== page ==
A couple of weeks ago, a friend shared with me news of the photography book “Breastfeeding Goddesses” by Ivette Ivens, due for release in conjunction with her forthcoming exhibition “I Breastfeed my Toddler”. I haven’t got permission to publish the photos here, but you can take a peek at some of the photos found within here.
The idea of the book is that “Breastfeeding can be messy, uncomfortable, and even painful at times”. Ok so no big revelations there. So what’s my beef?
It’s the second part of its objective I have a problem with…
“….but the mother’s inner consciousness tells another story. The images in this book depict the way each woman feels while nursing…pure, beautiful, saintly, celestial. She is a beauty in an ancient mural. A powerful miracle in the snow. A golden ray on the snow.”
…..errrr come again?
Don’t get me wrong, once we finally got the knack of it, I absolutely loved breastfeeding my little girl, and the special deep-rooted beauty of it, but saintly? celestial? an ancient mural? These were definitely NOT things I felt during pretty much any of our feedings, no matter what time of the day or night. I was just lost in the moment. WHO ARE THESE WOMEN??!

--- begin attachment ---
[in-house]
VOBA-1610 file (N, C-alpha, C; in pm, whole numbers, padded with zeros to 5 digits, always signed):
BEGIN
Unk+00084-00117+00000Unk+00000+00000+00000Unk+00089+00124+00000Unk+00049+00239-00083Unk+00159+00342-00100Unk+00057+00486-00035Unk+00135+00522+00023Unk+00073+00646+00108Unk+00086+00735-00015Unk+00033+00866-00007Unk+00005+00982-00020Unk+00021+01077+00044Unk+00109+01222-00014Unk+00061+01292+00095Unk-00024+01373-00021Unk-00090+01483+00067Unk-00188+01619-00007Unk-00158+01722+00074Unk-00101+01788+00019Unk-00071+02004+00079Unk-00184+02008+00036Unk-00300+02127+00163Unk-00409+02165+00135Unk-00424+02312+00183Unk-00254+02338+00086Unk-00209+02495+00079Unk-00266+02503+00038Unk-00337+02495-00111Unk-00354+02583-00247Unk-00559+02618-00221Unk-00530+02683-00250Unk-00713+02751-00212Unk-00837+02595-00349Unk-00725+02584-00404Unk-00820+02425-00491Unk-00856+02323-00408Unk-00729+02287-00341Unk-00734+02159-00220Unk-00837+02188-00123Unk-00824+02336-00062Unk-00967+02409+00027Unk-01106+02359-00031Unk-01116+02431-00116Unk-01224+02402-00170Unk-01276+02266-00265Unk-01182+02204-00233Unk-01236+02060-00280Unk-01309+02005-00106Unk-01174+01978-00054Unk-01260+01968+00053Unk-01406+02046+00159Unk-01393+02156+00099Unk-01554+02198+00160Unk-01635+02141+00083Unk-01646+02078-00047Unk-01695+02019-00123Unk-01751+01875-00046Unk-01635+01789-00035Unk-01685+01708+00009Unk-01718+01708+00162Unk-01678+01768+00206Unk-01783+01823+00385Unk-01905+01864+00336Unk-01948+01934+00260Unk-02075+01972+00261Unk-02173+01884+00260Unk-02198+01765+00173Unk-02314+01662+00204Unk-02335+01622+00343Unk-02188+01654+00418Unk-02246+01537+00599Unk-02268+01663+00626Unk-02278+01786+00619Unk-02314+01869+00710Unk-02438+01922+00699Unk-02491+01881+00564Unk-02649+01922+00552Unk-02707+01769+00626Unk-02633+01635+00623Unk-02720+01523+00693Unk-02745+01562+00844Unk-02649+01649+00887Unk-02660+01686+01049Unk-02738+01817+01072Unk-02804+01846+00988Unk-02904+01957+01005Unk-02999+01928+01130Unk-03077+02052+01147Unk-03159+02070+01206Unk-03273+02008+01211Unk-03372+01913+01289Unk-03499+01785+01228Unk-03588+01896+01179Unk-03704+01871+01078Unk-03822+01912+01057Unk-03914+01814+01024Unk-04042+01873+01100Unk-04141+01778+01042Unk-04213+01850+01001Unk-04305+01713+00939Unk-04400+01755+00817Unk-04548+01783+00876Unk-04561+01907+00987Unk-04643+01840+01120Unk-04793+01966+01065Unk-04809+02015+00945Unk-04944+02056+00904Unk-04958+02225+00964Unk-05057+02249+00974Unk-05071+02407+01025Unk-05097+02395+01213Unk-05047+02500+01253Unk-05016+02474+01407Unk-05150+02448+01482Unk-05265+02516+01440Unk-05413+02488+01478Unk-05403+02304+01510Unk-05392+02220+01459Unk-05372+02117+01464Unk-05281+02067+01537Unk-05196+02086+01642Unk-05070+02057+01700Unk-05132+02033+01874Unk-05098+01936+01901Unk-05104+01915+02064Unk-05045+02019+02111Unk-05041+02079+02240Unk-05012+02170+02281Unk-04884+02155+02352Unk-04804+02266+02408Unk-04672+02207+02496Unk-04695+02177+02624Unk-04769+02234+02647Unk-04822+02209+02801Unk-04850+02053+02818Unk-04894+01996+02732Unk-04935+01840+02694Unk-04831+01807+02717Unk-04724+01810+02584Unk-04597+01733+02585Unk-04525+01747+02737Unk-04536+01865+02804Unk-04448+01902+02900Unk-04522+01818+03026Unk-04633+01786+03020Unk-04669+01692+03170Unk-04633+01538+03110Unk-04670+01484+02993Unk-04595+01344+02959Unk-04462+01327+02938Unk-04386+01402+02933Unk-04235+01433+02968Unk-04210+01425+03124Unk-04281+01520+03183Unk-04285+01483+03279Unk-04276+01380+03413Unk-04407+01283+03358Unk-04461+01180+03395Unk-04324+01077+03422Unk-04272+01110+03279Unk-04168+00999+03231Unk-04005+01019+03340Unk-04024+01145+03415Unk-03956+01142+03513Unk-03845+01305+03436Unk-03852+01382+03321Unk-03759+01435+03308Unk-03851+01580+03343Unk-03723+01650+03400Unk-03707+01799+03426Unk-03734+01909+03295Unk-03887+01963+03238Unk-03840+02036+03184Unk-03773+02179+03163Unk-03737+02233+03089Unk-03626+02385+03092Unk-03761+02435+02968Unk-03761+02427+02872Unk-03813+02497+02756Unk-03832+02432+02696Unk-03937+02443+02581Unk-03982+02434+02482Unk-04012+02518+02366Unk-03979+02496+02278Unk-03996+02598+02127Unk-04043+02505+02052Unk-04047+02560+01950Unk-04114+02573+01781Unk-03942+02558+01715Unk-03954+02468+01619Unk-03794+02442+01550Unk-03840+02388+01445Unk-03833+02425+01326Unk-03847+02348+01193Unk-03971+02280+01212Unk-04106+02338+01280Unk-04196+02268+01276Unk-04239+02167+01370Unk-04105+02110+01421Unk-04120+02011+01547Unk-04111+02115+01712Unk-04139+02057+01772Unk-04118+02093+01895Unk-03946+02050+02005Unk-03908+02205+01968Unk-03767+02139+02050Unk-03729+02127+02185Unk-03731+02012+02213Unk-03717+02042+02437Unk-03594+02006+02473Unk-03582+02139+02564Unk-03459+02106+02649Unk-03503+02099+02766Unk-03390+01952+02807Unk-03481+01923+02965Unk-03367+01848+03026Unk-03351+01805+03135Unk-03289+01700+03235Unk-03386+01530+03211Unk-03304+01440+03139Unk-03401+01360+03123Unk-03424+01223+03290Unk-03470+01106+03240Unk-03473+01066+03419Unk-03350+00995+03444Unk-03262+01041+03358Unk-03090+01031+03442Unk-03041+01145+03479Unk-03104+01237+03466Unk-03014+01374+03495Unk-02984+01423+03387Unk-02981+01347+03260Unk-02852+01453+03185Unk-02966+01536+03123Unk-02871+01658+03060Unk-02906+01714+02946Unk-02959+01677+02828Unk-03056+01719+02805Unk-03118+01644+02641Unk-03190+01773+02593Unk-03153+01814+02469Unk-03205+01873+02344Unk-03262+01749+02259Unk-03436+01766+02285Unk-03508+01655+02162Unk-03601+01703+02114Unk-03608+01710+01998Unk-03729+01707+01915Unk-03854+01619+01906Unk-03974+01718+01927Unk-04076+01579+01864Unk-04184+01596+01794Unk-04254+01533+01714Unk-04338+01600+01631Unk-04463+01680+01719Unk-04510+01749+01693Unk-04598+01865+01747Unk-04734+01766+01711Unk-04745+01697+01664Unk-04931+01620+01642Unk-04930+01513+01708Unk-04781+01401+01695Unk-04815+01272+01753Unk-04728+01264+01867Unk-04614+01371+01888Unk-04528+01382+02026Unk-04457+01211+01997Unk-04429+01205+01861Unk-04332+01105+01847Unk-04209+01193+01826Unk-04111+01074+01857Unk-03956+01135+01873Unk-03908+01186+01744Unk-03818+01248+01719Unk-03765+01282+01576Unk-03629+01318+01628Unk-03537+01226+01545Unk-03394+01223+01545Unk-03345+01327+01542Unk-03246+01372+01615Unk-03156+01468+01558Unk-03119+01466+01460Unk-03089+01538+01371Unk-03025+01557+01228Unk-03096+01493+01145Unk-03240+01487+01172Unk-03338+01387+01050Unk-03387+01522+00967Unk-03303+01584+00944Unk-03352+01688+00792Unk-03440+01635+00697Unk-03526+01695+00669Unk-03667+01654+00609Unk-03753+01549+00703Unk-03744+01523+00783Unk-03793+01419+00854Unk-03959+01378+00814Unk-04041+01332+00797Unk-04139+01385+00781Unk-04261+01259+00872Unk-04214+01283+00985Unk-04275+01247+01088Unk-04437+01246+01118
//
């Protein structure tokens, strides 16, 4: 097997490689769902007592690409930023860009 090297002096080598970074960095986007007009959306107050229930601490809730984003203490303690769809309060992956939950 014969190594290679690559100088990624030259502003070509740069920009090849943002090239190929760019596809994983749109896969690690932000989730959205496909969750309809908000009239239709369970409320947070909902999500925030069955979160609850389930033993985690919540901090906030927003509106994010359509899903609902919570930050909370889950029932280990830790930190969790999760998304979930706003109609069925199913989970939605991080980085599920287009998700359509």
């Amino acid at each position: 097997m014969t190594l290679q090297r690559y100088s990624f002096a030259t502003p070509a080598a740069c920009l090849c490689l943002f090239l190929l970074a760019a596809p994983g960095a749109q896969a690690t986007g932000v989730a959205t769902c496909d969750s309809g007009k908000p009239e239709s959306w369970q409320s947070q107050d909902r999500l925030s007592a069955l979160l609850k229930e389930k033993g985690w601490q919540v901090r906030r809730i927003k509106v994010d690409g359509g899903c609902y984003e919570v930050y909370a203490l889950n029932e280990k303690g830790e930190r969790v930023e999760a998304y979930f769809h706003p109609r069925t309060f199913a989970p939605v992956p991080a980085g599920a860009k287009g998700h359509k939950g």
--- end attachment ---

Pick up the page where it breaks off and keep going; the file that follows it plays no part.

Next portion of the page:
My problem is, that if this book is supposed to make people realize that breastfeeding is a normal process of life – which is most certainly is and I can’t fault that – then perhaps the photos should look a little less like the mothers just fell down from the heavens?
Mothers have a hard enough time feeling totally unglamorous, especially when one of their breasts is spewing milk angrily like a geyser. In my view, what we need to see is more of are these kind of wonderfully, unstylised shots which were recently Tweeted to me by photographer Josh Ross of Josh Ross Creative, which to me, convey the message that breastfeeding is a natural part of life far more appropriately than the stylized shots found in Breastfeeding Goddesses.
With the recent trend for #Brelfies, there seems to be a newfound interest in the aesthetics of breastfeeding, and I say, anything that goes towards making mothers feel more comfortable breastfeeding openly in public can only be a good thing, but let’s just make sure we keep it real, rather than adding to any unnecessary pressure of looking celestial yeah?
So are you a breastfeeding goddess or real life breastfeeder? I am guessing I know the answer to that one…